Scroll Down

Frequently Asked Questions

What is BridgeNet?

BridgeNet is the trade name of the New Westminster fibre utility that leases out unused capacity in the City's carrier-grade fibre optic network to Internet Service Providers (ISPs) and telecommunication companies who in turn offer high speed internet, phone, TV/video services to local business and multi-family residential customers at some of the best rates in the country.

Why did the City of New Westminster start BridgeNet?

BridgeNet was launched in 2016 as part of the City's Intelligent City initiative, whereby the fibre network infrastructure is critical to facilitating economic development and attracting new talents and industries to New Westminster.

BridgeNet will provide greater access to reliable, affordable high-speed internet services (Giga-bit/sec) and improved choices by enabling more Internet Service Providers and telecom companies to service the community. With affordable and readily available high-speed broadband services, the City hopes to attract more innovative companies and knowledge workers to the community, helping businesses of all sizes to compete in today's global digital economy.

What is BridgeNet's Implementation Plan?

BridgeNet is a multi-phased project. For the initial phases, the City is planning to link fibre to apartments or multiple-dwelling units (MDU's) with 50 or more units located in Downtown, Uptown, Quayside, Brewery District and Victoria Heights areas. Over time, most businesses, schools, institutions and multi-family residential buildings in high density areas will be able to receive high-speed services from internet service providers that lease fibre from the City.

When will BridgeNet be in my neighbourhood?

In 2016 the project started rolling out in downtown and uptown, and continued in 2017 to the Sapperton Brewery District and Queensborough to create a backbone that connected most parts of New Westminster. We're now working on extending that backbone by adding more in all parts of the City, and capitalizing on redevelopment and roadworks to do so. You can view the map to get an idea of where things are at, but your best bet is to contact Internet Service Providers and request service. At this time, the focus is on multi-dwelling units and businesses as we roll out a complete network.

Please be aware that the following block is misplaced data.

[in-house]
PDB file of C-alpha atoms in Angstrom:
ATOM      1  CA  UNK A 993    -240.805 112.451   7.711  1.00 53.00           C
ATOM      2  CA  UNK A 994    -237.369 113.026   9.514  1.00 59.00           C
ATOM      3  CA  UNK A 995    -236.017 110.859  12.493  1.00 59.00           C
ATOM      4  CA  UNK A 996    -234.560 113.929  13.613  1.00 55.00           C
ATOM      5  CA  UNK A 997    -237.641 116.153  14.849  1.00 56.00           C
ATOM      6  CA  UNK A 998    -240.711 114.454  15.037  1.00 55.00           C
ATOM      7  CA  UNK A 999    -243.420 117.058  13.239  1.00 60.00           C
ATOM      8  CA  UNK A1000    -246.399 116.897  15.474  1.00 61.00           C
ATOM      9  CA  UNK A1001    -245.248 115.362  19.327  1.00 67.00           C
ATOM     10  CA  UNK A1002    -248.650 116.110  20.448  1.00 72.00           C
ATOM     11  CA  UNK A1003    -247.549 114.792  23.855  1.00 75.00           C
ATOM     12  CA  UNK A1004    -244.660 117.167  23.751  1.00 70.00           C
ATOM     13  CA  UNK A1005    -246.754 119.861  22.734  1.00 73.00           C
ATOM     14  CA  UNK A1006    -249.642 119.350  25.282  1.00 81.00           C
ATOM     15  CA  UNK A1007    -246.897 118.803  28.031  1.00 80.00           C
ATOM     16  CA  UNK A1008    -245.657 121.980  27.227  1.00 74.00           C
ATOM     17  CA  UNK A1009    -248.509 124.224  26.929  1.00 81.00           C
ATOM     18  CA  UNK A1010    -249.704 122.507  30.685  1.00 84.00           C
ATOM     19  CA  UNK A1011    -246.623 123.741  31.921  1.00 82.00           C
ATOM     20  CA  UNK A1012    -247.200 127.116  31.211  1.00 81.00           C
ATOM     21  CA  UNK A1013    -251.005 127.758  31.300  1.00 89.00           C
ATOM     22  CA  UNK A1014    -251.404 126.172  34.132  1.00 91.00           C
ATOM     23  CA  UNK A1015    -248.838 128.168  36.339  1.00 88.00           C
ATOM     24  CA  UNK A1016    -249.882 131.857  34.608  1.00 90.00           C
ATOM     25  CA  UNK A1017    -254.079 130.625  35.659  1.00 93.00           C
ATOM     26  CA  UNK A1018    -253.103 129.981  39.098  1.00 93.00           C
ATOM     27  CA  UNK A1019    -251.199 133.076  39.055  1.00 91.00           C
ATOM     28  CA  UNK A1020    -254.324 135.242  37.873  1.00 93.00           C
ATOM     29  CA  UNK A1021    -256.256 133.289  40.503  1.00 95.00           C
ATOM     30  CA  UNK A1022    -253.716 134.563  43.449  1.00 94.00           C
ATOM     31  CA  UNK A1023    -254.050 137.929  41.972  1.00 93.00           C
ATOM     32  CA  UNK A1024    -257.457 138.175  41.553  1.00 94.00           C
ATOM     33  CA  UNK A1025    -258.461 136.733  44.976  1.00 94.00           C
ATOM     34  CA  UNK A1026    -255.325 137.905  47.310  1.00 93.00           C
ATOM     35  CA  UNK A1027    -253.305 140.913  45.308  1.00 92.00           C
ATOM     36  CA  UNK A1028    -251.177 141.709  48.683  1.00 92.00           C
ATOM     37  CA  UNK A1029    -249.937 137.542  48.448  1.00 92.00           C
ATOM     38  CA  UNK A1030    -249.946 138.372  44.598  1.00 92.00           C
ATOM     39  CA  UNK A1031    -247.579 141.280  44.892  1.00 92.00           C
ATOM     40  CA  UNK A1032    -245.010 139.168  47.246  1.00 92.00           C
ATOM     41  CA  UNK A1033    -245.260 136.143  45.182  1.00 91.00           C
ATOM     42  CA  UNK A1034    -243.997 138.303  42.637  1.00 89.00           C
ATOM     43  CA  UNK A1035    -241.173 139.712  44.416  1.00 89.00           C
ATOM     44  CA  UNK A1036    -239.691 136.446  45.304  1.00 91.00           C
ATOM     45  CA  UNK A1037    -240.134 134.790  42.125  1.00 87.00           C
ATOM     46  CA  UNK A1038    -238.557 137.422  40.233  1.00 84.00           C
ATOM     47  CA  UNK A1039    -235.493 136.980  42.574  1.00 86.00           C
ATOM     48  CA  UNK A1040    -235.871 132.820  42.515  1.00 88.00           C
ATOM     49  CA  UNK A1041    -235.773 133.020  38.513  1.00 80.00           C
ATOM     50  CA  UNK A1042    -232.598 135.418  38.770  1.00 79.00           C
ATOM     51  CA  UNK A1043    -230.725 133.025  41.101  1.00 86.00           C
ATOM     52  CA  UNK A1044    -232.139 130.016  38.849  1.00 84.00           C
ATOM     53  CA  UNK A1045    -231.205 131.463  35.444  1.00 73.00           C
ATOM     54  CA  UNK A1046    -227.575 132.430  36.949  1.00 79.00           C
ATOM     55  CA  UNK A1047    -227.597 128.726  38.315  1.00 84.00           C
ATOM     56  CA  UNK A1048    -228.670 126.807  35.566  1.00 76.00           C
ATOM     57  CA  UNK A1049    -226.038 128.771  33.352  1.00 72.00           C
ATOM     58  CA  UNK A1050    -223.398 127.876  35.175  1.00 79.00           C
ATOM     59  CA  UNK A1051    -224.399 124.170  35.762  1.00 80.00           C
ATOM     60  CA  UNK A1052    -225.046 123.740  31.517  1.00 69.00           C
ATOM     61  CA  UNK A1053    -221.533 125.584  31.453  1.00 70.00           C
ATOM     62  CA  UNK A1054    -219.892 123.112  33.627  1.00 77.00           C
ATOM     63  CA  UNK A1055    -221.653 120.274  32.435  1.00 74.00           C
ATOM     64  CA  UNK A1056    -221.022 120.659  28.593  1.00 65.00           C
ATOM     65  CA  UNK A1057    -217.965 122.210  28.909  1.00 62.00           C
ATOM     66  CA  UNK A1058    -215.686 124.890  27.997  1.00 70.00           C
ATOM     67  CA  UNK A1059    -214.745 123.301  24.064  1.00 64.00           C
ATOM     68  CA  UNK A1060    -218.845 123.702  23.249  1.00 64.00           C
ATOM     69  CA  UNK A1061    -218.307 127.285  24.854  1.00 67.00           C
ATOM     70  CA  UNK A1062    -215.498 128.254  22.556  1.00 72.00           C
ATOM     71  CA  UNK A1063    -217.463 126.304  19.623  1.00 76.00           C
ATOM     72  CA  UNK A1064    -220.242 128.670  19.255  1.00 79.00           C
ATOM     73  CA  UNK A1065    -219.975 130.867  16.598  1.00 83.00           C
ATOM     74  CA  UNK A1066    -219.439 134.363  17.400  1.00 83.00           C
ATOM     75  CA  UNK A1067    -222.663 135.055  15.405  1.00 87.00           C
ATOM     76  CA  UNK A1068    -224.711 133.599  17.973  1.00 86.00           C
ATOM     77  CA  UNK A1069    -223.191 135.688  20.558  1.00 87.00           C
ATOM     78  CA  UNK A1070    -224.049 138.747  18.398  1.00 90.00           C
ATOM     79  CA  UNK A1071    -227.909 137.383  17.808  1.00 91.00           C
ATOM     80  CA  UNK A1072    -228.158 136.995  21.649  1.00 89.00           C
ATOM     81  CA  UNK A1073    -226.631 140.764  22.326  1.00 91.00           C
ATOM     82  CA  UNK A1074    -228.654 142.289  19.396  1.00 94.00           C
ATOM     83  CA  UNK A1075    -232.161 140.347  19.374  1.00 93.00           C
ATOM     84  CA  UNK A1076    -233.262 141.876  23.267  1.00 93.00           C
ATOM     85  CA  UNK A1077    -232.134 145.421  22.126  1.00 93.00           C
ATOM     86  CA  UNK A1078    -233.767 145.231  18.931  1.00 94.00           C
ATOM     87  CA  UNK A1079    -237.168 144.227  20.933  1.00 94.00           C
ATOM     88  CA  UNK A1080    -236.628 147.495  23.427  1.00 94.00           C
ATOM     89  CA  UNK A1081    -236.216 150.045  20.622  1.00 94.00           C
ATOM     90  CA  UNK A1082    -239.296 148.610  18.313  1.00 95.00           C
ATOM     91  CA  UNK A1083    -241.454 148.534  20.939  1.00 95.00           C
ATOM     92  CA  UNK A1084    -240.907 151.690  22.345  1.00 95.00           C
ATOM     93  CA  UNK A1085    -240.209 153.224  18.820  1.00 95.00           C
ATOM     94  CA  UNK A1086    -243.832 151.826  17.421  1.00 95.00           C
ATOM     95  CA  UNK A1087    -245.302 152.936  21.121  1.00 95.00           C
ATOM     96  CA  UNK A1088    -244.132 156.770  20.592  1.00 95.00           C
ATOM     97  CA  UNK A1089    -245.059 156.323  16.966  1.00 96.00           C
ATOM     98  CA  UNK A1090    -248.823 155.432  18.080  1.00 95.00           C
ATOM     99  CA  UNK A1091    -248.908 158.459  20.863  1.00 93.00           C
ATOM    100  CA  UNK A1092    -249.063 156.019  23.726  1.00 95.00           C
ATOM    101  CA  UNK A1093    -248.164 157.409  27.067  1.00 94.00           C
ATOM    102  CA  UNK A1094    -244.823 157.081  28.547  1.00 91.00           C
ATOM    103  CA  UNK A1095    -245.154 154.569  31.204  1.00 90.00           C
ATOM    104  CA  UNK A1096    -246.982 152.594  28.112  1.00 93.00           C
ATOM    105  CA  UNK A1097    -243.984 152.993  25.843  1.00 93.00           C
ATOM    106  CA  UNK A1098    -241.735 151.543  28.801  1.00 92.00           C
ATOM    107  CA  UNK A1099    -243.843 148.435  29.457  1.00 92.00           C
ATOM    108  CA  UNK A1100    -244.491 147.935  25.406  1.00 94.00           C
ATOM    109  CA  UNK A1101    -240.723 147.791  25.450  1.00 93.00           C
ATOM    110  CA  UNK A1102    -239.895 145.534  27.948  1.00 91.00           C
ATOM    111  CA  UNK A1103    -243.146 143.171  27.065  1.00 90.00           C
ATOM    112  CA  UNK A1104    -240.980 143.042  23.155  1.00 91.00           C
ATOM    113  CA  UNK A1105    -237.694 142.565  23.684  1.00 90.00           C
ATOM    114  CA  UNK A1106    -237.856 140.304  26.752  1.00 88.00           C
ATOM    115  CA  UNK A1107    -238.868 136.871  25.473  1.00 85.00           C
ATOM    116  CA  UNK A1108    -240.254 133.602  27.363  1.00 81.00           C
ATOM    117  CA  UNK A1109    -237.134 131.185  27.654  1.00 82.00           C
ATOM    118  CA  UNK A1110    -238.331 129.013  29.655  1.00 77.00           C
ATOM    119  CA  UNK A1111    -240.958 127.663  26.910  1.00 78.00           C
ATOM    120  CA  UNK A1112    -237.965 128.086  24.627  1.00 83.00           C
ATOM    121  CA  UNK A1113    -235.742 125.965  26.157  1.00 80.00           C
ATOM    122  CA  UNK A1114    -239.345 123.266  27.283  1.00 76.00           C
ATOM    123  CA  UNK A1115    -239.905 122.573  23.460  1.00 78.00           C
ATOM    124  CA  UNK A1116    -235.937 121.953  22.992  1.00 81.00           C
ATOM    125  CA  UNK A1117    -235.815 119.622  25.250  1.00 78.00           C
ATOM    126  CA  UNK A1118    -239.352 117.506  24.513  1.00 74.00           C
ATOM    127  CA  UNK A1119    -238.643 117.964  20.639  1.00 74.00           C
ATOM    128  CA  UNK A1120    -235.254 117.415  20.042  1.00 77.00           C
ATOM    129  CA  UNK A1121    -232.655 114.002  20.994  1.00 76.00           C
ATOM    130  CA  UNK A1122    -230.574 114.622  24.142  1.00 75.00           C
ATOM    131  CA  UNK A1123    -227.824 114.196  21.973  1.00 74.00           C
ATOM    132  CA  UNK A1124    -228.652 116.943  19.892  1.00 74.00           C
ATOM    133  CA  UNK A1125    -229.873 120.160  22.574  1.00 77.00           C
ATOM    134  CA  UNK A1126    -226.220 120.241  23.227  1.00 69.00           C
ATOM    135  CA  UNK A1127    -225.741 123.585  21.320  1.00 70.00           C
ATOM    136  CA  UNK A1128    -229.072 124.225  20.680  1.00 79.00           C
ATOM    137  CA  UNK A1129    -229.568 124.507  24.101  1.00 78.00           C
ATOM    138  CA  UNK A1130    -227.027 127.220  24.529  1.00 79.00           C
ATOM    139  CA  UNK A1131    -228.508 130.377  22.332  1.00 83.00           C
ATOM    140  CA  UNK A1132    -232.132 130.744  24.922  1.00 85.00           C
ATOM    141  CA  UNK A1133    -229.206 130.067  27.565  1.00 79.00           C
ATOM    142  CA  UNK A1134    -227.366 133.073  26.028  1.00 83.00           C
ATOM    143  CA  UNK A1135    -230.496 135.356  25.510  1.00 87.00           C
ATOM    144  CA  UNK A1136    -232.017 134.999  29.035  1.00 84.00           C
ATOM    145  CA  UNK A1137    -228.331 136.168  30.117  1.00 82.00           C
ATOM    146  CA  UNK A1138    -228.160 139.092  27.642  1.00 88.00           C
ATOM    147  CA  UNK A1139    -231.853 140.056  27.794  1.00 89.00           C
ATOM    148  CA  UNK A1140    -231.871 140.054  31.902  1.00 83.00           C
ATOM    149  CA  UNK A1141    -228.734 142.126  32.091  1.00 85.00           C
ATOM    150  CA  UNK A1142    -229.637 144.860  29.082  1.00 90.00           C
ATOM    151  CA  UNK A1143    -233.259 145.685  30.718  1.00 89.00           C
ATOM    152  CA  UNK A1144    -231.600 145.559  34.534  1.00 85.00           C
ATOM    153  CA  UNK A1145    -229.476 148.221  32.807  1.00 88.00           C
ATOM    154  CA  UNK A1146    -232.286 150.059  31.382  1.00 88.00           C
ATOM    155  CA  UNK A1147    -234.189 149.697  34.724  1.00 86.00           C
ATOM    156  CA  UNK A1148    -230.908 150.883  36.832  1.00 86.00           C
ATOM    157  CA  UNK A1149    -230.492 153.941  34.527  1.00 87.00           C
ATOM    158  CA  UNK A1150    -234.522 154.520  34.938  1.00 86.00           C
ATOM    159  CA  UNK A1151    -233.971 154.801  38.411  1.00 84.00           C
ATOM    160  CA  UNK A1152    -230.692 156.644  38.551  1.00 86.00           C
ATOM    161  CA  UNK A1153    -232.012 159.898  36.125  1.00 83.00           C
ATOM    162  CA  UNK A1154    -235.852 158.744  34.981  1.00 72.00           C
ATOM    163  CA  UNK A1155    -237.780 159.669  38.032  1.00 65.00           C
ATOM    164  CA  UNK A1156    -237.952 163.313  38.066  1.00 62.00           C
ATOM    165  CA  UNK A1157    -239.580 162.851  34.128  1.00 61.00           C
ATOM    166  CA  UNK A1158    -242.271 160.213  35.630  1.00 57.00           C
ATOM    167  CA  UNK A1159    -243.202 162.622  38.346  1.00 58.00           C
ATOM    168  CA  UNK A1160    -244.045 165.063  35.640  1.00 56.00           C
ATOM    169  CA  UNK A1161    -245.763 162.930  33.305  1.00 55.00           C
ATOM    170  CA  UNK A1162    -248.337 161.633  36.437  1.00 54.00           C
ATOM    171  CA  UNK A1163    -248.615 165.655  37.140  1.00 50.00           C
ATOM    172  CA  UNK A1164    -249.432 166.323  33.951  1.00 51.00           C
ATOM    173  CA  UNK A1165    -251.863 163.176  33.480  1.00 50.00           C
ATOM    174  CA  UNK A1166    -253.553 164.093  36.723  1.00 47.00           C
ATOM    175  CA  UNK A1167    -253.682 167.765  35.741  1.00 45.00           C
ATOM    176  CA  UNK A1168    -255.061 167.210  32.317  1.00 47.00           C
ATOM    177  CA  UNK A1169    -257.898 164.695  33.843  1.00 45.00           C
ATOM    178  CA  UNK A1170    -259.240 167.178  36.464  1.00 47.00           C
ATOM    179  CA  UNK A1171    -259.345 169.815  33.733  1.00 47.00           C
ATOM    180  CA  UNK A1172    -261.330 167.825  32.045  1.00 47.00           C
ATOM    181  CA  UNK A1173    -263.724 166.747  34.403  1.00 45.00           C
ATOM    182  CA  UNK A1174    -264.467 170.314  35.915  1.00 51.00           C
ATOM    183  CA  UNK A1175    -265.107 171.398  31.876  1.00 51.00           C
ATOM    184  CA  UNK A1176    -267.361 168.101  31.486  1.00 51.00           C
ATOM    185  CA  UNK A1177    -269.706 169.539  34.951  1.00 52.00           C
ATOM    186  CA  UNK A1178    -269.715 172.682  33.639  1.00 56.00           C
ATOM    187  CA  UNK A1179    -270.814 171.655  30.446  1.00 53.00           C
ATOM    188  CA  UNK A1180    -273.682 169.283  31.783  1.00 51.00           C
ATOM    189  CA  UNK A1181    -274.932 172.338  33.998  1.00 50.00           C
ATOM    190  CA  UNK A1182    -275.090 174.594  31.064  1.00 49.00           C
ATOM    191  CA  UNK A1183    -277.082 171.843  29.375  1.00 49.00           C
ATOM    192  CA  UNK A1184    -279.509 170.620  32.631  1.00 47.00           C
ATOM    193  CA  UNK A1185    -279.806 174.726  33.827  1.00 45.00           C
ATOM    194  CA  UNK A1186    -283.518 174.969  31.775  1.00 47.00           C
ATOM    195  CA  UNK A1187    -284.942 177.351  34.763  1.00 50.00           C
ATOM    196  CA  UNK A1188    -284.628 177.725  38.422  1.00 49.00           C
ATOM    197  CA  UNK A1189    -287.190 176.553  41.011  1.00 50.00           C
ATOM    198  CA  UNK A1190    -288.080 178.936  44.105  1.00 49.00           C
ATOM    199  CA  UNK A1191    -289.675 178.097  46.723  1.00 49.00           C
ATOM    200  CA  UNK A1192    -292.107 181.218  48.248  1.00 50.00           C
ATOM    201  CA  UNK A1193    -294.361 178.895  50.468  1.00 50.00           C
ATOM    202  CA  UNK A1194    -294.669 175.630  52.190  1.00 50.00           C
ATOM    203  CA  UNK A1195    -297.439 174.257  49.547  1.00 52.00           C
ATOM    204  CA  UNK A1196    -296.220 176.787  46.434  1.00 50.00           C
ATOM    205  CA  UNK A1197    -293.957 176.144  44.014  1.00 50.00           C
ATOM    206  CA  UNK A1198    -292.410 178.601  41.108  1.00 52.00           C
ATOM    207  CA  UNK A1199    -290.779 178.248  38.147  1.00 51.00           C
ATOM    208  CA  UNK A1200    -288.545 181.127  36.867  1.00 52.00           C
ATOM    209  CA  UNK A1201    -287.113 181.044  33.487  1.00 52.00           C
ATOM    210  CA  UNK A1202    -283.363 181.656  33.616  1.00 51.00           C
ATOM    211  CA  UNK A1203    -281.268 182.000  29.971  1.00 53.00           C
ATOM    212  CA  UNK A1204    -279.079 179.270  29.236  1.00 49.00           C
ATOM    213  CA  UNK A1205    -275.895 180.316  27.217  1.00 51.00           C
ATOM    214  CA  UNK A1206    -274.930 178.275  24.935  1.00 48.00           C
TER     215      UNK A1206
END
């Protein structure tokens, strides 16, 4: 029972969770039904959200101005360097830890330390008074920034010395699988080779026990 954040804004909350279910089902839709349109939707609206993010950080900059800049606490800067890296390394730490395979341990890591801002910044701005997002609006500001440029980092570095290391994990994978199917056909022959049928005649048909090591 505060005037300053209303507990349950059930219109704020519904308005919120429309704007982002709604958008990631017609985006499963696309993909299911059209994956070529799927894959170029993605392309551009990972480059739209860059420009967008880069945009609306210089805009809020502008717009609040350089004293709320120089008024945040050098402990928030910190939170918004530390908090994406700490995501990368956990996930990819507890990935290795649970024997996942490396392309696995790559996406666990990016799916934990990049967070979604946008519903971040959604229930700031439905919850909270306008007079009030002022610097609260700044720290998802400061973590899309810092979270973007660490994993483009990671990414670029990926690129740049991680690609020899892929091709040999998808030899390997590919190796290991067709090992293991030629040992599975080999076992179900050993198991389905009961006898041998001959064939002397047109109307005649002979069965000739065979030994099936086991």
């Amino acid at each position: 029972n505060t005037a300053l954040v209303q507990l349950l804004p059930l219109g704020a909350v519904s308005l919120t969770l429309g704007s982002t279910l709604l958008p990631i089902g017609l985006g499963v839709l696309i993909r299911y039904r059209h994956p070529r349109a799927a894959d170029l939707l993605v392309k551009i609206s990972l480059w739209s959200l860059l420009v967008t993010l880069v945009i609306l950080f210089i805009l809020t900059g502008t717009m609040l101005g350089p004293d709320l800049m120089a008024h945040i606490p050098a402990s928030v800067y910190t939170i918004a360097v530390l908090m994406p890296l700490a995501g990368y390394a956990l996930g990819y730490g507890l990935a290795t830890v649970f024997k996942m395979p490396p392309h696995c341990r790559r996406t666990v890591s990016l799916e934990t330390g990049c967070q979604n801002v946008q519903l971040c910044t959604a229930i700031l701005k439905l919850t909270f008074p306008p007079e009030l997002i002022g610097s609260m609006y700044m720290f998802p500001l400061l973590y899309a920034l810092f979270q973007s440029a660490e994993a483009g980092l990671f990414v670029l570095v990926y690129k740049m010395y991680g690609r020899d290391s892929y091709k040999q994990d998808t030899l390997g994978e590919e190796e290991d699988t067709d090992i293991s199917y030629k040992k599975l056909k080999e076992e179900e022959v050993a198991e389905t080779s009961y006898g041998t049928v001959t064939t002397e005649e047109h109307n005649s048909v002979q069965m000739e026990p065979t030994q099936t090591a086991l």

What is "on-net", "near-net" and "planned" as mentioned on the map?




Does BridgeNet offer telecom services or fibre services directly to customers?

No, BridgeNet only leases dark fibre to authorized Internet Service Providers and telecom companies who in turn, deliver their services to the customer.

How do I connect to BridgeNet?

Please call one of the authorized Internet Service Providers (ISPs) listed on the website. They will be able to provide details about their service offerings and explain how you may get connected. BridgeNet (or the City) does not sell internet services to customers, only the ISPs do.

Which types of residential buildings can connect to BridgeNet?

Typically, multi-family residences with 50 or more units will be able to connect to BridgeNet, but some smaller buildings may also be a good fit. Contact us. Expanding BridgeNet to single-family neighbourhoods is outside of the planned scope but will be considered for the future.

How do I find out if my building will be connected to BridgeNet?

Since BridgeNet does not sell directly to the end customer, it is always best to contact the authorized Internet Service Providers. Please visit the map page for a closer look at the project plan or contact one of the ISPs listed.

Can a developer, strata council or property owner refuse a BridgeNet fibre connection?

While most businesses and multi-family residential buildings in New Westminster will be able to connect to BridgeNet, connecting is ultimately the choice of the developer, strata council or property owner.

Allowing BridgeNet in your development or building is an ideal way to ensure future occupants have access to some of the fastest and most competitively priced high-speed internet, phone and TV services in the country. The Building Owners and management association also encourages its members to accommodate multiple telecom services providers in their premises in order to enable more competition.

My residential building is going to be connected to BridgeNet. How do we get BridgeNet powered services in our unit?

Connections to BridgeNet must be coordinated by a residential building's strata council, management company or owner. Once the building is connected, strata councils, managers or building owners may choose to allow individual tenants and unit owners to acquire their telecom services individually, or alternatively they may choose to negotiate a building-wide deal with one of BridgeNet's resident internet service providers.